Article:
If someone says something about you, and it really bothers you, it's probably because it's true.


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velikimajmun
(@velikimajmun)
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Has anyone tried to source Mortierella alpina oil? I believe that's what X-factor actually is.


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RepubCarrier
(@repubcarrier)
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Topic starter  
Posted by: @kimboinatl
Several places offer whole egg powder or egg yolk powder - wonder if that would work mixed as a shake?  Not that I don't like eggs, I love them... just looking at it from a convenience standpoint.

I had considered this, but I ultimately decided against it on the basis of cost. The cheapest I've seen egg protien for is ~$25 for 2lbs. We need 1/2 pound of egg yolk per day, so this is roughly $6 per day. This assumes that all of the fat from the yolks is kept in the protein powder, but I highly doubt that is the case; this would necessitate even more consumption of the powder to get the AA and DHA we are looking for. I couldn't find any egg yolk powder with a google search, but I imagine it has that same thing going against it.

If someone had the money, and were looking for convenience, they could try X-factor + DHA pills (without EPA) and see if it works any better than X-factor. This would cost a great deal more than the eggs, which run roughly $1 per day (60 eggs for $4+tax at wholesale stores!) and replace the costs of some amount of food in your diet, since they do have substantial caloric value.


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Kimbo
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Posted by: @RepubCarrier
Several places offer whole egg powder or egg yolk powder - wonder if that would work mixed as a shake?  Not that I don't like eggs, I love them... just looking at it from a convenience standpoint.

I had considered this, but I ultimately decided against it on the basis of cost. The cheapest I've seen egg protien for is ~$25 for 2lbs. We need 1/2 pound of egg yolk per day, so this is roughly $6 per day. This assumes that all of the fat from the yolks is kept in the protein powder, but I highly doubt that is the case; this would necessitate even more consumption of the powder to get the AA and DHA we are looking for. I couldn't find any egg yolk powder with a google search, but I imagine it has that same thing going against it.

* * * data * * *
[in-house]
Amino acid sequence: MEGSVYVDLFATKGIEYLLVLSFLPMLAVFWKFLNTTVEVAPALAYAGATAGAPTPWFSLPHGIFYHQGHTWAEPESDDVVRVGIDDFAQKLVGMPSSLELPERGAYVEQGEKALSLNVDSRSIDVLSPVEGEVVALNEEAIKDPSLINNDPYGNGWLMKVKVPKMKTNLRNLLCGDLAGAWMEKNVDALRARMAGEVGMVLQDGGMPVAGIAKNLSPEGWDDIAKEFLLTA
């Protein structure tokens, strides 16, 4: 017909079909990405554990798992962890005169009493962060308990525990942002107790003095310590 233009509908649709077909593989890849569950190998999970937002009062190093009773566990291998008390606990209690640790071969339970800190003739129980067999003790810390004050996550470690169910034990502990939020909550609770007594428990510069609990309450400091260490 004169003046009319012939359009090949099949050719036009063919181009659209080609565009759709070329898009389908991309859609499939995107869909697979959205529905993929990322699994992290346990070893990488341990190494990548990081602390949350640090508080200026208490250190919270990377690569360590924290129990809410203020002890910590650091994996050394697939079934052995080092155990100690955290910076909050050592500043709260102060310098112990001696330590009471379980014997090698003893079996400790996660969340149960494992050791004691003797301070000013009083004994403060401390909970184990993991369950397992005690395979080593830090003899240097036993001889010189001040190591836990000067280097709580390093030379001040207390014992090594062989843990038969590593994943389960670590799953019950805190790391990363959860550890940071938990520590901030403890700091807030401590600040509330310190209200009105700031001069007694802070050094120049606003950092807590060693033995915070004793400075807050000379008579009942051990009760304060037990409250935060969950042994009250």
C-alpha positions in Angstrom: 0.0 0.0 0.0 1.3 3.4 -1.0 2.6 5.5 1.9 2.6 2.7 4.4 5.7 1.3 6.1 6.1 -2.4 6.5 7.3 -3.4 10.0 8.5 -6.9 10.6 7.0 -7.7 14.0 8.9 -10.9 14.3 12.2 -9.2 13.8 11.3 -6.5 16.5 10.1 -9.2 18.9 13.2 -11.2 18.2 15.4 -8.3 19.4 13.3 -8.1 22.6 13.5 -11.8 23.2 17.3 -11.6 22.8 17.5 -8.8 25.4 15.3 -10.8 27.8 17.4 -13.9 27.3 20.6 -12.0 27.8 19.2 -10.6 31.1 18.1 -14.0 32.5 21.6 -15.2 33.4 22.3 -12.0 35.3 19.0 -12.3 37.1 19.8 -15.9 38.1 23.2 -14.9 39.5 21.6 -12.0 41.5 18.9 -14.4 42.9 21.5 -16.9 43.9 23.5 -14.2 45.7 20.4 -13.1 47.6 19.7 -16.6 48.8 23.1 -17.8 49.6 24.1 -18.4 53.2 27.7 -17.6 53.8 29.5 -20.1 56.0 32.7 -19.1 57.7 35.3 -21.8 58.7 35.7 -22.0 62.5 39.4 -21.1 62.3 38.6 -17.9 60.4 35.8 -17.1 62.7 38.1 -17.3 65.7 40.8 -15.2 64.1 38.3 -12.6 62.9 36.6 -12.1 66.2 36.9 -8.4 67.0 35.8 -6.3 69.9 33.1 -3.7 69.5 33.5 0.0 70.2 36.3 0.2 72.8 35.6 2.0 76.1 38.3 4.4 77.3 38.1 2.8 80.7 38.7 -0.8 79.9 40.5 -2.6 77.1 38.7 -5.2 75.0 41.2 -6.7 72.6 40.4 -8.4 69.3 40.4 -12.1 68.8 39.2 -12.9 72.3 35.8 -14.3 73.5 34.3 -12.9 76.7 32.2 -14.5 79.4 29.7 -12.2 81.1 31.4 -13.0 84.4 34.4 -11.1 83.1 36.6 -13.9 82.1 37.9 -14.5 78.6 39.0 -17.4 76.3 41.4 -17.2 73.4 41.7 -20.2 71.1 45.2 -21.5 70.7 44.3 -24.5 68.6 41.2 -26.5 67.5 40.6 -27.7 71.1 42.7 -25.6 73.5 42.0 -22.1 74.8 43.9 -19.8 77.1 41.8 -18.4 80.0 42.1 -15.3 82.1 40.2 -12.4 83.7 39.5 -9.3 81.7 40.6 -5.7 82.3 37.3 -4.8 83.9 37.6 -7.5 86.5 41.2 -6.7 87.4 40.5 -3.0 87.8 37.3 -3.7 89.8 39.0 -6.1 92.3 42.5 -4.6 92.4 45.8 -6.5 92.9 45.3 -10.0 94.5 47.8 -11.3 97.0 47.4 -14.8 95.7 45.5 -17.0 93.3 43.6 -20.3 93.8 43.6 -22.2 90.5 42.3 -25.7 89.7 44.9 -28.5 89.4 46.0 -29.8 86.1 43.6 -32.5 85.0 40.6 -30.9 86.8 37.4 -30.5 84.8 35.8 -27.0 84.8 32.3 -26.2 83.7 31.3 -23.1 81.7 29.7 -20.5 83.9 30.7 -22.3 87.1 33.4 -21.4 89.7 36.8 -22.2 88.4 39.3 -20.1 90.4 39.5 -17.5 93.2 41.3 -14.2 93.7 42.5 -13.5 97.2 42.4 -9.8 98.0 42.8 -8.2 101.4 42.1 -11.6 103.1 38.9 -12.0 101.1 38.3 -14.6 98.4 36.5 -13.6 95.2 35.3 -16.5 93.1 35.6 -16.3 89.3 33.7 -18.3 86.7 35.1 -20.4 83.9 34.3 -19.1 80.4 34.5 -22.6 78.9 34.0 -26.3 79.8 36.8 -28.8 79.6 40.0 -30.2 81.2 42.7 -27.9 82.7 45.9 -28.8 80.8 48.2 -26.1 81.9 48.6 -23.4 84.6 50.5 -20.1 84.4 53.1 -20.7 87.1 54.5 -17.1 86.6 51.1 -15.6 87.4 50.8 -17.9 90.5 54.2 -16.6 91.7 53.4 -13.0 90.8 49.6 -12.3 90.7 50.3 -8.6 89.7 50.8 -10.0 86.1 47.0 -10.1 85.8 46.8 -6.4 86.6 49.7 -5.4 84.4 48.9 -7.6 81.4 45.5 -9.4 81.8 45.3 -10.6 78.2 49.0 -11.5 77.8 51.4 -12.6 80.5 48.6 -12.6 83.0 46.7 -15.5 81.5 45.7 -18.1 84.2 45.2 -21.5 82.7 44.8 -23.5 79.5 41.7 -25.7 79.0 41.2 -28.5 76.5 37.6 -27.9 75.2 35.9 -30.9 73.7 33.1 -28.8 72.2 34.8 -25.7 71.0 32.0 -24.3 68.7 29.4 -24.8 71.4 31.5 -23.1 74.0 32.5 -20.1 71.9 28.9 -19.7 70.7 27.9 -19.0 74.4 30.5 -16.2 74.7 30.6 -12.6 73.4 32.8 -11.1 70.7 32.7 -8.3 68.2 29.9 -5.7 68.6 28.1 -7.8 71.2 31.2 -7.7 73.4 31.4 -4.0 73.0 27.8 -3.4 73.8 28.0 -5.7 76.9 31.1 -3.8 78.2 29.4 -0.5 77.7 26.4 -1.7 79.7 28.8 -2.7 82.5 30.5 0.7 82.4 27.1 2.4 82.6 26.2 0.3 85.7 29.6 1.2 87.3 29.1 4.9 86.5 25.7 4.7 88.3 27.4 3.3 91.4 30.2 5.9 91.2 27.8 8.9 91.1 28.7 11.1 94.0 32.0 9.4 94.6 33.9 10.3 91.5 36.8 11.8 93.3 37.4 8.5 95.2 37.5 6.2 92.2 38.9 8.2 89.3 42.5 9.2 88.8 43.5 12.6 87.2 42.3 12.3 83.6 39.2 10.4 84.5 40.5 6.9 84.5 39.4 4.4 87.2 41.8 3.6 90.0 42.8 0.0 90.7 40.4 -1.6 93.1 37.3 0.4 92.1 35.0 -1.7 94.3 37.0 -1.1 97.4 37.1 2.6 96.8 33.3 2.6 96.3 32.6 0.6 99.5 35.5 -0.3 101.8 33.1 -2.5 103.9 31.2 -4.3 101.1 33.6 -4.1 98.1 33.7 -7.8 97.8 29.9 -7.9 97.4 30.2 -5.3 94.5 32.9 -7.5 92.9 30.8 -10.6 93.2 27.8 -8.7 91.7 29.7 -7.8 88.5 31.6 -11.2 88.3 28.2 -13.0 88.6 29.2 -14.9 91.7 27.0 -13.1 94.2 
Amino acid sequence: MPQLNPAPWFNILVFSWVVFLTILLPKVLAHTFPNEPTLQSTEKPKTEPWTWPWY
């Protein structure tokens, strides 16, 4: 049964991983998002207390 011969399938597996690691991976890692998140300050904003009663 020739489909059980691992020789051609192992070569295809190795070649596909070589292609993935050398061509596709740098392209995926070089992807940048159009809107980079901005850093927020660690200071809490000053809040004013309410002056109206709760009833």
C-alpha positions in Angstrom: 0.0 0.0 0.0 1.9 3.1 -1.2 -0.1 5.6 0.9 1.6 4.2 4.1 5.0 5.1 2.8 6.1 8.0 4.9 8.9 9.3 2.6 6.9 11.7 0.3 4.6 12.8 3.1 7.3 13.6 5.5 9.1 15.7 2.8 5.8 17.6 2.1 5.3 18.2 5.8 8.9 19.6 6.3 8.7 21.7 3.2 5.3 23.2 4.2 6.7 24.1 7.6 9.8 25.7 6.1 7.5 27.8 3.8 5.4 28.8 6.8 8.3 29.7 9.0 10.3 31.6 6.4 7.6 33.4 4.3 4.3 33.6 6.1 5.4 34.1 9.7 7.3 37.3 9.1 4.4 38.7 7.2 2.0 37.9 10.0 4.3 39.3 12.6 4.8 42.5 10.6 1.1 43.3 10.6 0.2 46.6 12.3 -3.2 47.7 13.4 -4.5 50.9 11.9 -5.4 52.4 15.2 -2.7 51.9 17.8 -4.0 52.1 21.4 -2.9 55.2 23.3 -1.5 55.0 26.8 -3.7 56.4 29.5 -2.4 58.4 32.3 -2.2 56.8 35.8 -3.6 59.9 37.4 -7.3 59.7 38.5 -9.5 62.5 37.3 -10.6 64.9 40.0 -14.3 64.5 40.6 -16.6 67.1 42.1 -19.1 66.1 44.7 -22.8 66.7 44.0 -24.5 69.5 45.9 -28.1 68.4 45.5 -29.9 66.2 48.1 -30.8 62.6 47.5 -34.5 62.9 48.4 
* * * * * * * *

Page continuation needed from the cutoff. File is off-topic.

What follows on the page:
If someone had the money, and were looking for convenience, they could try X-factor + DHA pills (without EPA) and see if it works any better than X-factor. This would cost a great deal more than the eggs, which run roughly $1 per day (60 eggs for $4+tax at wholesale stores!) and replace the costs of some amount of food in your diet, since they do have substantial caloric value.

What about this?

Protein Factory egg yolk powder

Granted, it's PF ... but it's only $4.39/lb. I figure based on fat content 45g would be equivalent to 6 eggs. That's about 10 servings per lb, so about $.44 a serving...

If someone says something about you, and it really bothers you, it's probably because it's true.


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Derek
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Perhaps we could persuade Bill's biggest fan (aka Mike) to get some egg yolk powder and run a special with some DHA caps.


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velikimajmun
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Posted by: @Derek
Perhaps we could persuade Bill's biggest fan (aka Mike) to get some egg yolk powder and run a special with some DHA caps.

It'd be better (especially from a caloric standpoint) to see if he could source Mortierella alpina oil, its 40% AA and should be readily available as it is what they use to supplement baby formulas.


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Derek
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Sure, fine, do it the smart way.